10/08/2022, 18.15
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Saudi Arabia is the top Arab tourist destination with more than 18 million visitors so far in 2022

From sports to religious tourism, as part of its Vision 2030 plan, Saudi Arabia wants to boost the industry so that it generates 10 per cent of GDP and creates a million new jobs. The second most visited Arab country is the United Arab Emirates with 14.8 million visitors, followed by Morocco with 11 million.

Riyadh (AsiaNews) – Saudi Arabia is the leading tourist destination among Arab countries.

According to the latest report by the World Tourism Organisation (WTO), more than 18 million visitors entered the country in the first nine months of 2022.

In recent years, the kingdom has increased investments in the industry, focusing on sports, like the recent Formula 1 race in Riyadh and the 2029 Asian Winter Games in Neom, a planned city of the future that has attracted criticism from environmental and human rights groups.

According to WTO figures, the second most visited country after Saudi Arabia is the United Arab Emirates (UAE) with 14.8 million tourists, followed by Morocco (11 million), and Syria (8.5 million). For Syria, tourism is key to refurbish the country’s image and breathe new life into its economy, brought to its knees by war and the COVID-19 pandemic.

The next in line among the top ten are Tunisia (5.7 million), Egypt (5.2 million), Bahrain (4.3 million), Jordan (3.5 million), 2022 FIFA World Cup host Qatar (2.9 million), Oman (2.3 million).

In the second tier, we find  Algeria (2 million), Lebanon (1.6 million), Iraq (1.5 million), Yemen (1 million), Sudan (800,000 ),Palestine (400,000), and in last place, Kuwait (203,000).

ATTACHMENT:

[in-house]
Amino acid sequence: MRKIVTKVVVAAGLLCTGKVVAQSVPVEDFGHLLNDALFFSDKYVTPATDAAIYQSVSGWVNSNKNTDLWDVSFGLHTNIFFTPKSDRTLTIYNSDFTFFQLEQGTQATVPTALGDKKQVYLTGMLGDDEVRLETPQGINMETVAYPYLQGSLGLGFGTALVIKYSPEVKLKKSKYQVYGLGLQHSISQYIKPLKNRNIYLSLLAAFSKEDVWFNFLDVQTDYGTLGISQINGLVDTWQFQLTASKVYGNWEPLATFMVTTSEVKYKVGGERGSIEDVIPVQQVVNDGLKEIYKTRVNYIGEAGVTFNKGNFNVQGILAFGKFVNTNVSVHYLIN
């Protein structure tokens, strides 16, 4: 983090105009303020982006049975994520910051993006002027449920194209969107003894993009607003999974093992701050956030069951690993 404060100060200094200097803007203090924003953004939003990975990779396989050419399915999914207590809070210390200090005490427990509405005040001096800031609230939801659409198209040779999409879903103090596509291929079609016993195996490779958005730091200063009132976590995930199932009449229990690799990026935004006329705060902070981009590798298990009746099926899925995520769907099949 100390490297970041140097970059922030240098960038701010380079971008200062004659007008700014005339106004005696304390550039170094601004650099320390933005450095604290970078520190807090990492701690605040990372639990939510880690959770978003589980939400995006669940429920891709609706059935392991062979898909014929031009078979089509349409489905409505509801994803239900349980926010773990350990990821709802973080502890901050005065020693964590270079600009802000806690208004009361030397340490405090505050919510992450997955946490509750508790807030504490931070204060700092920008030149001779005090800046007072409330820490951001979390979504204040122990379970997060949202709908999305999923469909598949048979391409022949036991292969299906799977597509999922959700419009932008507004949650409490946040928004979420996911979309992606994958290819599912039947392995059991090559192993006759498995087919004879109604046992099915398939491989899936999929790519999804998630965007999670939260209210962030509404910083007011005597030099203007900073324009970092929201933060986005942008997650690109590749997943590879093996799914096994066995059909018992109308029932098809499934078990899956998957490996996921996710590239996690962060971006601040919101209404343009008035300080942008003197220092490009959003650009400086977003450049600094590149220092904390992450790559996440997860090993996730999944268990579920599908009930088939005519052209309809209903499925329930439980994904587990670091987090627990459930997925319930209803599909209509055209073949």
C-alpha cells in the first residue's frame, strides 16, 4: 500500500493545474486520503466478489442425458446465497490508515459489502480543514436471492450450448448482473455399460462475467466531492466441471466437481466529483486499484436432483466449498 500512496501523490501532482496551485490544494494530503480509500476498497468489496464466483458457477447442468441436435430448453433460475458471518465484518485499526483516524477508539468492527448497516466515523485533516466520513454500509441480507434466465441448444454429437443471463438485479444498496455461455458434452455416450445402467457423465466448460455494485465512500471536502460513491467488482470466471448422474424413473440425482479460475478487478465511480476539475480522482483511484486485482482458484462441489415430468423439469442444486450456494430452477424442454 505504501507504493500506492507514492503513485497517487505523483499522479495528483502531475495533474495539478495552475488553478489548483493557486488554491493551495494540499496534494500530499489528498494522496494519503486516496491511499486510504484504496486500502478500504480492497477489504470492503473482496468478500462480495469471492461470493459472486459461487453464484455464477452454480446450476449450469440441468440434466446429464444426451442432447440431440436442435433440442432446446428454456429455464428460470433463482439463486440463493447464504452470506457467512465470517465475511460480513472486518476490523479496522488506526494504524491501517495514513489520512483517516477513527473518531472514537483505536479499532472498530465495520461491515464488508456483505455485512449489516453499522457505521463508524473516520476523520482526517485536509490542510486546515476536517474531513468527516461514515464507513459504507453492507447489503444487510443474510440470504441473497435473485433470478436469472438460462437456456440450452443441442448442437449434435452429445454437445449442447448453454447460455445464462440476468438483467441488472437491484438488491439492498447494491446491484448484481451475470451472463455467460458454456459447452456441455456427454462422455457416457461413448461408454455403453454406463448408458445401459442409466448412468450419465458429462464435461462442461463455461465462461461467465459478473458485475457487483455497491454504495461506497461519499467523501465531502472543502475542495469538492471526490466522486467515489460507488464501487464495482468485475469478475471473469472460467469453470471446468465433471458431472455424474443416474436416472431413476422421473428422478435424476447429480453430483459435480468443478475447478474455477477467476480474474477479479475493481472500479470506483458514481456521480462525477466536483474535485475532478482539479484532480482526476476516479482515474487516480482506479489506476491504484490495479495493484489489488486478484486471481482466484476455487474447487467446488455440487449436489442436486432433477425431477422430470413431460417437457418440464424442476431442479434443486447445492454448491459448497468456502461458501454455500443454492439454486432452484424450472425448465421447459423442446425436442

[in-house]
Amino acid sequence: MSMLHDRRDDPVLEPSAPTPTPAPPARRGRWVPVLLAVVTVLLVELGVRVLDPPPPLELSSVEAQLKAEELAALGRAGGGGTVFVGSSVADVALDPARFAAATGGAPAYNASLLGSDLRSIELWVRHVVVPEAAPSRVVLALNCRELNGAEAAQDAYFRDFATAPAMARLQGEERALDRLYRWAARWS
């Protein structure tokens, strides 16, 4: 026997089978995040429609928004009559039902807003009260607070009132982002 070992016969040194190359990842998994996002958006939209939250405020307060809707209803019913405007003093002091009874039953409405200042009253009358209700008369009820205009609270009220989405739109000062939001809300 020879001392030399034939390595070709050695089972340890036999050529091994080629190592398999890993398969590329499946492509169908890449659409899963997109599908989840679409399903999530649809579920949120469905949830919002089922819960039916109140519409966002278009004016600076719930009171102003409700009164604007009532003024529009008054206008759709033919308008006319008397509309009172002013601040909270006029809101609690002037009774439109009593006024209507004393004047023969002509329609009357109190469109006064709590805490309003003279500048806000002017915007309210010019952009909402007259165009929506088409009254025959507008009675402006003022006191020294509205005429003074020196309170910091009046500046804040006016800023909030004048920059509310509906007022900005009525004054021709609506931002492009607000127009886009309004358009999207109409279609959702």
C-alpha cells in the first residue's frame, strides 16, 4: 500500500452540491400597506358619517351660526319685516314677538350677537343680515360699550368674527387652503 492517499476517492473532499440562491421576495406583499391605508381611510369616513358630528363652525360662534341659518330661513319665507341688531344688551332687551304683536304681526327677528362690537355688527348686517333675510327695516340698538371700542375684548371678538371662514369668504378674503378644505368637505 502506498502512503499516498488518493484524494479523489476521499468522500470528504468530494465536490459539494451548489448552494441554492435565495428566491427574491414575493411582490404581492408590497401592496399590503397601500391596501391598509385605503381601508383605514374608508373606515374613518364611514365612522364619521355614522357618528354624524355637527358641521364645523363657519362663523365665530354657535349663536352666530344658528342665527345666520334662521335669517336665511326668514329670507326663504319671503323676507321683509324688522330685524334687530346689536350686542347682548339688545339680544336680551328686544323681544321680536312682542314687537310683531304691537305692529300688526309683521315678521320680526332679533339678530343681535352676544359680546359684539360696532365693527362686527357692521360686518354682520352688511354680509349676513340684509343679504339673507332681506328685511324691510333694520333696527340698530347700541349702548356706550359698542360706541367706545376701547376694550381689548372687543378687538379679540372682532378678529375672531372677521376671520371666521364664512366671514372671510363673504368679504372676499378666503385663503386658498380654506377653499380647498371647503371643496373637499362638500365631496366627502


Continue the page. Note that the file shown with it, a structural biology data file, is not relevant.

For Crown Prince Mohammed bin Salman, tourism is a major part of Saudi Arabia’s ambitious Vision 2030, designed to reduce the kingdom dependence on oil. The goal is to reach 100 million visitors by 2030 through investments in the leisure and entertainment industry.

Recent reforms, especially since 2019, have also affected Saudi society, with new rights granted to women, such as the right to drive a car and attend (with restrictions) stadiums. Likewise, efforts are underway to boost the cultural industry and reform the religious sphere.

However, several shadows have been cast over the reform process, such as the arrests of senior officials and businessmen, the crackdown on activists and critical voices, not to mention the Khashoggi affair.

Still, the course has been set. A recent law adopted by the Saudi government seeks to improve the competitiveness of the country’s tourist industry; at least that is the intentions of Tourism Minister Ahmad al-Khateeb.

Thanks to the new legislation, businesses will get special licences and support from the ministry, which plans to streamline licencing rules and set up a one-stop-shop platform for all tourism stakeholders.

Ultimately, the aim is to boost the sector’s contribution to the country’s economy, also counting on religious tourism to Makkah and Madinah, so that it will produce 10 per cent of its GDP and create up to a million new jobs.

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